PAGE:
This just goes to show you how Drake thought of his success. "Give me $15,000 now, then another show for $5,000. No problem." That second show has never been exercised under my clients' rights. That's a whole separate issue that we'll be dealing with after the movie. My lawyer in New York also represented another client, Rap-a-Lot Records. When I told him that I got involved as a producer of a film, he says, "Hey, I might have someone who might want to pick up the audio and DVD rights." I said, "Great, who is it?" He said, "James Prince, Rap-a-Lot." James and I had a great conversation and we were able to put a deal together for the audio and DVD. The audio and DVD are going through Sony RED and the broadcasts are being worked on at the moment.

In the meantime, I put together a theatrical deal with AMC and Cineplex Odeon through a company called SpectiCast that we have a deal with for the theatrical rights to the film. Drake, as you know, the whole deal moved forward based on Drake's representation that he was going to be supporting James in this financial endeavor.

This was when?
This was last summer.

Hearing about the craziness surrounding this film, it's hard not to ask why six years later, when he's a megastar and, as you said, in Dubai doing million dollar shows, you've decided to release the footage. It seems like a cash grab.
No, number one it's under contract. We're actually honoring our agreement with him and giving him 15 percent of the royalty revenue. He's coming back to us and saying, "Well, wait, I want more. I want more of the theatrical."

It's not shocking that OVO and Drake would want creative control of this in 2015, as opposed to 2009, though.
It's not an issue of creative control. It's a live concert. He's singing, it's him rapping! There's no creative control here. The soundtrack is what it is. The visual is what it is. The interviews from James and Jas that are cut throughout the cut, are what they are.

When were those interviews done?
Probably October or November of last fall.

The most important question is, what happened to the footage for all of those years?
It just kind of sat there. They approached Drake on several occasions to buy the footage off of them. My clients were rebuffed. Then we went to Cash Money, Birdman, and said, "Hey, we have this footage. Do you want it?" They said, "No." Because they thought that nothing was ever going to happen to it. Then I come along, and I assist my client in getting broadcast deals and DVD and audio deals and theatrical deals, which everyone is still scratching their head trying to figure out how we pulled it off. A major theatrical release, internationally, to over 1,200 theaters. All of a sudden, it's of value.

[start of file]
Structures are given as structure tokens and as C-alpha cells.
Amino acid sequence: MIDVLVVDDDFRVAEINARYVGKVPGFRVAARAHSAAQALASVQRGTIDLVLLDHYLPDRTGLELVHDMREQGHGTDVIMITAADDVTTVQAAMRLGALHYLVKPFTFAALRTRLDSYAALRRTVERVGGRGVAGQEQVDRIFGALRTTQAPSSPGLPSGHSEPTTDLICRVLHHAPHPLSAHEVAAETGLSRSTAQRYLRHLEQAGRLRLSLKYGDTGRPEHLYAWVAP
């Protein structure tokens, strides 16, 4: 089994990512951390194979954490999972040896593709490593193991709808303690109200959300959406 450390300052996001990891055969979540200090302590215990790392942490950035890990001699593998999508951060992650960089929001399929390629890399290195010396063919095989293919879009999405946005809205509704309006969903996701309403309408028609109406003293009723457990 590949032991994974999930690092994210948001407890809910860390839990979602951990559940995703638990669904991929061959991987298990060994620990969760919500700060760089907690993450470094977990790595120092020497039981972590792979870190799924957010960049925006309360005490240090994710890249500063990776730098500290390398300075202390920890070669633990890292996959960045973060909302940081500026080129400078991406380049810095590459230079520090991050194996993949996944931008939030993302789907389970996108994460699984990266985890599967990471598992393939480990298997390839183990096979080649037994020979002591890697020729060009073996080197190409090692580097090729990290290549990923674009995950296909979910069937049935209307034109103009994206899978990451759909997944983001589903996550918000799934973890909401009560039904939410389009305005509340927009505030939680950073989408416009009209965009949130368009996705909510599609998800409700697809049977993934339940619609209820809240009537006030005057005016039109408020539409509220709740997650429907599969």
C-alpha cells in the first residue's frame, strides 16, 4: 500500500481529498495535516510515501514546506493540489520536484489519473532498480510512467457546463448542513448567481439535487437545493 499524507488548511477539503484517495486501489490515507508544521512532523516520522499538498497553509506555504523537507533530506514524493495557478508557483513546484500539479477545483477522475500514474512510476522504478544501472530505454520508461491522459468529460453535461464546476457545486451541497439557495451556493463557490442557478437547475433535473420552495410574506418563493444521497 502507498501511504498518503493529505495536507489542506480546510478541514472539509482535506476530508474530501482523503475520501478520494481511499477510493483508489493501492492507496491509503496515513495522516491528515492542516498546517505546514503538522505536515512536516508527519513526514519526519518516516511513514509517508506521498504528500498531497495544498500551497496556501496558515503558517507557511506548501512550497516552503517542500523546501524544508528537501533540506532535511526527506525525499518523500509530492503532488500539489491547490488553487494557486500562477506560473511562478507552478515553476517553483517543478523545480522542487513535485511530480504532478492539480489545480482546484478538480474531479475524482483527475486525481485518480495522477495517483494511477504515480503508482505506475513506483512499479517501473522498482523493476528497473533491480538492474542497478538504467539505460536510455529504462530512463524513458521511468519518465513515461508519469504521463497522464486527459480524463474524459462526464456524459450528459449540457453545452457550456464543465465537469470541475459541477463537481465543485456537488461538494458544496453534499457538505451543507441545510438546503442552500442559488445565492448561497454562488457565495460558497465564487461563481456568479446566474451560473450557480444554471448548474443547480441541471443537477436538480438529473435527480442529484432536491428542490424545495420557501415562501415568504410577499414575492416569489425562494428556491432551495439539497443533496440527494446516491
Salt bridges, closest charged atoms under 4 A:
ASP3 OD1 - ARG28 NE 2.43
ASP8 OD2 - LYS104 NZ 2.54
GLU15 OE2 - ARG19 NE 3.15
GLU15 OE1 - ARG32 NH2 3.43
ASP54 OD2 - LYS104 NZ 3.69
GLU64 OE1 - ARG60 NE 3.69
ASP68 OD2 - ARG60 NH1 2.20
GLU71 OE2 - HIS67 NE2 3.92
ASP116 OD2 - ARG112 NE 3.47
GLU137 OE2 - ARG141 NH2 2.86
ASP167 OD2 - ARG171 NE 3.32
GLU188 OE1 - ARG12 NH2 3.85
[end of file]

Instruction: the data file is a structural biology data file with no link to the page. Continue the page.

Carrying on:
When did you realize he had no intention of being involved in the film?
This is something that hit us on Monday. You got this tweet, and we're like, "What? What do you mean? It's you." 

Obviously there was a contract signed in 2009, but why is this six-year-old footage coming out now?
Number one is, it's not a cash grab. You can equate this to the Beatles at The Cavern. This is Drake coming back to Toronto, he's not even signed yet, and he's a star in his own backyard. That's what this footage is, and when you see every kid in the audience singing every word—from a kid that's not even signed—you say, "Wow, this kid's got it." That's how I look at it and that's how a lot of us looked at it when we were getting involved in the project.

Why do you think Drake and now James Prince are saying, "We don't want any involvement with this?" There's Rap-a-Lot branding all over it.
It's all over it. They have the interviews in it, as well. I can't confirm the accuracy of that tweet.

You and your clients are considering filing a $15 million libel suit?
I can't discuss what's going on legally but there is movement. You can't come online and say it's an unauthorized thing. It's authorized, dude. Because you signed a contract with my client and you gotta honor your contracts.

Would you guys pardon the concert at this point?
No, the concert is a viable part of the agreement.

It's hard to imagine Drake doing a $5,000 show now.
I spoke to my clients and we plan to give a great portion of that to charity.